A means of bladder retraining using equipment specifically for incontinence that requires either a sensor placed in the vagina of the female or the anus of a male.   The sensor is connected to a computer or home therapy unit that can show how the muscles of the pelvic floor are contracting and relaxing. This is helpful behavioral therapy because it enables the person to focus attention on contracting the correct muscles of the pelvic floor.

Bladder Retraining
Bladder retraining is an education program that teaches the person to restore a normal pattern of voiding by setting scheduled voidings to achieve longer time intervals between voiding. Teaching methods include learning to resist or inhibit the urge sensation. Improving the ability to suppress the urge sensation and eventually diminish urgency will enable the person to adopt a more normal voiding pattern. Two strategies used to inhibit the urge sensation is the use of slow, deep breathing to relax and reduce or eliminate the urge and performing 5 or 6 rapid, intense pelvic floor muscle contractions (Kegel exercises).

Calcium Channel Blockers
A major class of drugs often used in the treatment of angina and hypertension. By decreasing bladder contractility, they can induce urinary retention and cause chronic retention of urine.

Cellulitis
An acute inflammation of the deep subcutaneous skin tissues and occasionally muscle. It is usually caused by infection from various bacteria. It is characterized by edema, or swelling, warmth, and tenderness.

Chronic Obstructive Pulmonary Disease (COPD)
A chronic disease of the airways including either emphysema, chronic bronchitis, or both. It results in destruction of the air sacs, a non-reversible destructive process that is usually the result of cigarette smoking.

Continence
The ability to exercise voluntary control over the urge to urinate until an appropriate time and place can be found. The ability to control involuntary leakage of urine or fecal matter.

Coronary Heart Failure (CHF)
A condition in which the heart cannot pump enough blood to meet the requirements of the body's other organs. The most common signs of CHF include swollen legs or ankles, difficulty breathing, or weight gain due to fluid retention.

Cystitis
A condition associated with inflammation of the bladder wall and the development of ulcers in the lining of the bladder, leading to decreased bladder capacity and hypersensitivity of the bladder. It is often accompanied by abdominal pain as the bladder fills, a need to urinate frequently, and relief of pain after urinating, with no signs of infection.

Cystocele
Protrusion of the urinary bladder through the vaginal wall which can make it difficult to empty the bladder completely. The residual pool of urine in the bladder can form a breeding ground for bacteria. Common in older women, it is also called a cystic hernia. Chronic retention of urine may be caused either by an obstruction of the urethra, an underactive detrusor muscle, or both. Obstruction may occur as a result of a cystocele, impacted feces, a narrowing of the urethra, or a pelvic tumor.

Cystogram
A radiographic demonstration of the bladder filled with a contrast medium.

Detrusor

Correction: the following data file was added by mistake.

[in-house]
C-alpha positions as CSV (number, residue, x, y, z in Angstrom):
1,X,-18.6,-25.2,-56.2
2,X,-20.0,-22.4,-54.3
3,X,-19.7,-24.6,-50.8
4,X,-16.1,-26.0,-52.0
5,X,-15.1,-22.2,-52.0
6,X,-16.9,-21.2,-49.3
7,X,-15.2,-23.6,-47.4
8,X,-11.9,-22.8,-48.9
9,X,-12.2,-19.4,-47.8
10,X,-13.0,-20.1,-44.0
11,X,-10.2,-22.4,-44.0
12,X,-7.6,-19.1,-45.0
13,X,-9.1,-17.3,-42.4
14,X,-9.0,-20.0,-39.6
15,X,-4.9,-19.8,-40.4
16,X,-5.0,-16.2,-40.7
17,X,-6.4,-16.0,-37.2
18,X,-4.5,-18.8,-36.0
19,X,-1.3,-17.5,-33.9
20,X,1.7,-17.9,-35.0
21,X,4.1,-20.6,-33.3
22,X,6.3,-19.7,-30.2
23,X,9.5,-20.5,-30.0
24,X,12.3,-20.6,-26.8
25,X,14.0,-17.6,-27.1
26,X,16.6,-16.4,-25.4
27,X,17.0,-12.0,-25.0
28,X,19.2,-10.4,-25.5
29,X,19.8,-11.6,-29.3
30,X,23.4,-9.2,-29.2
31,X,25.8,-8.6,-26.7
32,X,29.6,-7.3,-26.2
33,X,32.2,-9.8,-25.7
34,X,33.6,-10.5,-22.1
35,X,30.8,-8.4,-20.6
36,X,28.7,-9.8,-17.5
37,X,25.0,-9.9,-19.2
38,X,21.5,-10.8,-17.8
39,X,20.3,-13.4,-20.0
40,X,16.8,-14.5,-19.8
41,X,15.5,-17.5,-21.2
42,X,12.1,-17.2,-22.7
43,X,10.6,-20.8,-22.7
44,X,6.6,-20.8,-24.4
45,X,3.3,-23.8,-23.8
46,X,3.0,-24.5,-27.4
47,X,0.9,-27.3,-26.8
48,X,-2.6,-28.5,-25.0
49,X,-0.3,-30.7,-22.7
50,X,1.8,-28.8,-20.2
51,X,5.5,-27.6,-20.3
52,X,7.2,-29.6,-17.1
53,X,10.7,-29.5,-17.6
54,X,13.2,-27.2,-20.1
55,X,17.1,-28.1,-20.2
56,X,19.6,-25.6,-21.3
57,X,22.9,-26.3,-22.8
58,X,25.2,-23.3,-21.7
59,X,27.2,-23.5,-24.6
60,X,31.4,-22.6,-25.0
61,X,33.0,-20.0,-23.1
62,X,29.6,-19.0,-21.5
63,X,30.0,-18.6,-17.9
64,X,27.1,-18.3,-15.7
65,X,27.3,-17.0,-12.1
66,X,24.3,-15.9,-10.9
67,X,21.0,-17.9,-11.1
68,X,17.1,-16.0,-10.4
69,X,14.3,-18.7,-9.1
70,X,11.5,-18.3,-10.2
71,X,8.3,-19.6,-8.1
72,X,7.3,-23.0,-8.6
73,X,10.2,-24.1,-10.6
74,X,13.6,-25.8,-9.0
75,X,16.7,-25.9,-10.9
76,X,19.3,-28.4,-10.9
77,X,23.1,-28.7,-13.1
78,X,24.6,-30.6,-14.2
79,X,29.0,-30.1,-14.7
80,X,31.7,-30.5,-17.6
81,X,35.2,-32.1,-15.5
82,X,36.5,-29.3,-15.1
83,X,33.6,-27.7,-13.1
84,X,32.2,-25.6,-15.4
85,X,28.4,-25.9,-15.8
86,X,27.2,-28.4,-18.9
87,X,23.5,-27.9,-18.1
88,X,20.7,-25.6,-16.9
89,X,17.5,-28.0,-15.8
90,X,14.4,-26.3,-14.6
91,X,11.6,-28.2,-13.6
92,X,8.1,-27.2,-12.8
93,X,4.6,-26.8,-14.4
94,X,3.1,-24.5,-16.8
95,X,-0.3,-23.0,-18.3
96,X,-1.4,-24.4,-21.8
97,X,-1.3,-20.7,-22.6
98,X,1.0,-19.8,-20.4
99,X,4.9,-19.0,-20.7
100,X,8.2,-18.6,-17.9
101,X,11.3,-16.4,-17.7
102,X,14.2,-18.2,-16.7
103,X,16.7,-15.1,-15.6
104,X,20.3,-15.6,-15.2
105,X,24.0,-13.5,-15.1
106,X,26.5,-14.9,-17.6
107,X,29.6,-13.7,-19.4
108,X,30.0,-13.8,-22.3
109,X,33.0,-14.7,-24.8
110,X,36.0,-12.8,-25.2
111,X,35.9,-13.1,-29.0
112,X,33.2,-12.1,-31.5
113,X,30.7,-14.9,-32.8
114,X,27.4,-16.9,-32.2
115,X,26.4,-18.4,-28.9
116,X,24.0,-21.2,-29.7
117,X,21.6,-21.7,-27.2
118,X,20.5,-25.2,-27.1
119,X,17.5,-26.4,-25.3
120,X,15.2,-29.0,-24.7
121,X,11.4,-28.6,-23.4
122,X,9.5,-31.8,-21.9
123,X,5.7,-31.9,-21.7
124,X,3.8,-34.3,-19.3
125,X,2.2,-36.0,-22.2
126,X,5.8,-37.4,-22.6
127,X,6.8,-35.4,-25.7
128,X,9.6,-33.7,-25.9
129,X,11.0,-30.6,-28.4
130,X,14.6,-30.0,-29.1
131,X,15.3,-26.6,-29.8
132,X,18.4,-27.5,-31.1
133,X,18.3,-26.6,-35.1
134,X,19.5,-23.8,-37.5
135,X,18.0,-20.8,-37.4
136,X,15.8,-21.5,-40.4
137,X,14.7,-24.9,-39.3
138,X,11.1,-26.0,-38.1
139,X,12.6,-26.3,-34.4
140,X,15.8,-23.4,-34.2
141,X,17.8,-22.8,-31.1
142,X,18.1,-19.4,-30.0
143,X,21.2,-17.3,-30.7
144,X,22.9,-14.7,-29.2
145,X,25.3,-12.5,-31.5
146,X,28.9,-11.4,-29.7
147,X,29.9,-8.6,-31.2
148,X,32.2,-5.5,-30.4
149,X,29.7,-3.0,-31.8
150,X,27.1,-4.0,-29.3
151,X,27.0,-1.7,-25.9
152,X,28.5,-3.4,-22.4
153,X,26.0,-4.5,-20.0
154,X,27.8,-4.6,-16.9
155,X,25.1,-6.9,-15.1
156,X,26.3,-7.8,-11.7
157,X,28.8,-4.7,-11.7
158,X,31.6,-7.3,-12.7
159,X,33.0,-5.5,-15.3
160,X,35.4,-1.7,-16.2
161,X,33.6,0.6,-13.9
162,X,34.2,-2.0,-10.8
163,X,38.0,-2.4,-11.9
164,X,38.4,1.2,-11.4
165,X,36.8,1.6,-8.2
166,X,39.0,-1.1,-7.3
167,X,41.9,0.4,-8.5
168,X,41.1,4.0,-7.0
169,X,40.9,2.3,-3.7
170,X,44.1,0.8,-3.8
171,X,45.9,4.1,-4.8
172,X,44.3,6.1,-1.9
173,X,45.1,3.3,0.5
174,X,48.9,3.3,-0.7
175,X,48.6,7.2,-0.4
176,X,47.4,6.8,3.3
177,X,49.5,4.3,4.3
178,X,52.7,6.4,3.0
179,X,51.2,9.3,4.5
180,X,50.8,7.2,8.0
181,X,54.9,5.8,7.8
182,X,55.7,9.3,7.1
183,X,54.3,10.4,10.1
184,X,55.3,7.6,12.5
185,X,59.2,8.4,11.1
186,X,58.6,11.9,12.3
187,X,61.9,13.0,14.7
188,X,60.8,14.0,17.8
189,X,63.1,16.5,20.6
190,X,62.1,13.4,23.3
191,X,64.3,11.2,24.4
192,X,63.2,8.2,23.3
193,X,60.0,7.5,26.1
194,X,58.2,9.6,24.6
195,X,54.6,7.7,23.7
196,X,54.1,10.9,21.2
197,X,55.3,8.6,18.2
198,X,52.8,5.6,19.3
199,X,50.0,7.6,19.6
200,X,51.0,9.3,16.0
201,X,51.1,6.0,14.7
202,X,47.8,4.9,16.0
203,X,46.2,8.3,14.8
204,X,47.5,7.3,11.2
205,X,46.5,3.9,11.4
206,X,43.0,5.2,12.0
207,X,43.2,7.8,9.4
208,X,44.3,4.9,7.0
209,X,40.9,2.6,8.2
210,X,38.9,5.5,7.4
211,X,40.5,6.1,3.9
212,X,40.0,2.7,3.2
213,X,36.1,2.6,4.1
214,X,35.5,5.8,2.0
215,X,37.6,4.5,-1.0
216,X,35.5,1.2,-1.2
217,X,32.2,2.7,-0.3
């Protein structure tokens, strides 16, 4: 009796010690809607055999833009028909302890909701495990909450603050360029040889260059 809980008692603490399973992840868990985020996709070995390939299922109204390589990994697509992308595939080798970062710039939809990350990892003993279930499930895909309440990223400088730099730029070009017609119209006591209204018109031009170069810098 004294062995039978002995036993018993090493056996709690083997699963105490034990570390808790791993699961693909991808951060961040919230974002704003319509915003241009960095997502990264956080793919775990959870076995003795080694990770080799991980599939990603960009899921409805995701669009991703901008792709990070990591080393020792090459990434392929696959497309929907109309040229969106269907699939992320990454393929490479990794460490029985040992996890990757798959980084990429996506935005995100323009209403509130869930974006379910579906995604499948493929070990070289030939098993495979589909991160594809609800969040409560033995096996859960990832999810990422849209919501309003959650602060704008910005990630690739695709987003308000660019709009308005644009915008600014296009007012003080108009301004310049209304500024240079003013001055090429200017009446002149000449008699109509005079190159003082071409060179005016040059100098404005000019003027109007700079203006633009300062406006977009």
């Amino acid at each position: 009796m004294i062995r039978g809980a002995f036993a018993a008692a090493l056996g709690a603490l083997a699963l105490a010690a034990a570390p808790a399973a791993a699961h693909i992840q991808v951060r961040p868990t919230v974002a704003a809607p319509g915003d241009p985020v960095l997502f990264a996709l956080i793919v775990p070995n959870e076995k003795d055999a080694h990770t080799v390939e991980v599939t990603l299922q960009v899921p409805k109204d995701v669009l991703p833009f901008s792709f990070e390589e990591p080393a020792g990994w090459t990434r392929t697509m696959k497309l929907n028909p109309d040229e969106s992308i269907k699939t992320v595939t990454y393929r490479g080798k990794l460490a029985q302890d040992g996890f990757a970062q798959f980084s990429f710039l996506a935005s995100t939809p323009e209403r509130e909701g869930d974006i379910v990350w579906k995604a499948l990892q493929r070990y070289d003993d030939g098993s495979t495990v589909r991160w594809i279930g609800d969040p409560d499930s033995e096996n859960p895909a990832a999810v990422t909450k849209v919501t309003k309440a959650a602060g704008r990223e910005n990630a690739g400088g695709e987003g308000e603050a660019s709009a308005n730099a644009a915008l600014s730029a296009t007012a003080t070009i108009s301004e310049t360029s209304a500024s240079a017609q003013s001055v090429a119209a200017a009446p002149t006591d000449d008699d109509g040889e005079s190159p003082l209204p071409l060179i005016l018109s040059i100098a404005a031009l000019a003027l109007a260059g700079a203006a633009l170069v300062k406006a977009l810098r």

A general term for any part of the body that pushes downward. In the urinary tract system, the detrusor muscle is actually a network of muscles that lie within the bladder wall and that contract and relax to allow for the storage and elimination of urine. When the detrusor muscle contracts, the bladder neck opens, releasing urine from the bladder into the upper part of the urethra, or the canal that conveys urine from the bladder to the exterior of the body. Relaxation of the detrusor muscle allows the bladder to refill. Instability or overactivity of the detrusor muscle can lead to urge incontinence, or overactive bladder. It is represented by involuntary detrusor contraction in the absence of associated neurological disorders.

Diuresis
Increased excretion of urine.

Diuretic
An agent that promotes the excretion of urine. Diuretics are often prescribed for treatment of coronary heart failure,  renal disease or in the treatment of hypertension alone ,or in combination with other drugs. Hydrochlorothiazide is one of many thiazide diuretics used in hypertension therapy. Diuretics decrease blood volume by enhancing salt and water excretion by the kidney and lowering the resistance of blood vessels, thereby lowering blood pressure. Diuretics can cause reversible UI by increasing frequency and urgency of urination.

Dysuria
Abnormal discomfort or pain and a burning or smarting sensation accompanying voiding.

Pelvic Floor Stimulation
Pelvic floor stimulation is the use of electrical current that causes the pelvic muscle to contract. Through the use of internal probes or skin sensors, an electrical current is sent to the pelvic muscle causing a muscle contraction. This can be useful in that the stimulation provides a passive contraction with increased awareness of pelvic muscle contractions.

Electromyography
The recording and study of the intrinsic electrical properties of skeletal muscle by means of surface or needle electrodes to determine whether the muscle is contracting or not, or by inserting a needle electrode into the muscle and observing, by cathode-ray oscilloscope and loud-speaker, the action potentials present in a muscle or induced by voluntary contractions.

Enuresis
The involuntary loss of urine during sleep. This term is most often applied to nighttime bed-wetting in children, or nocturnal enuresis.

External Catheter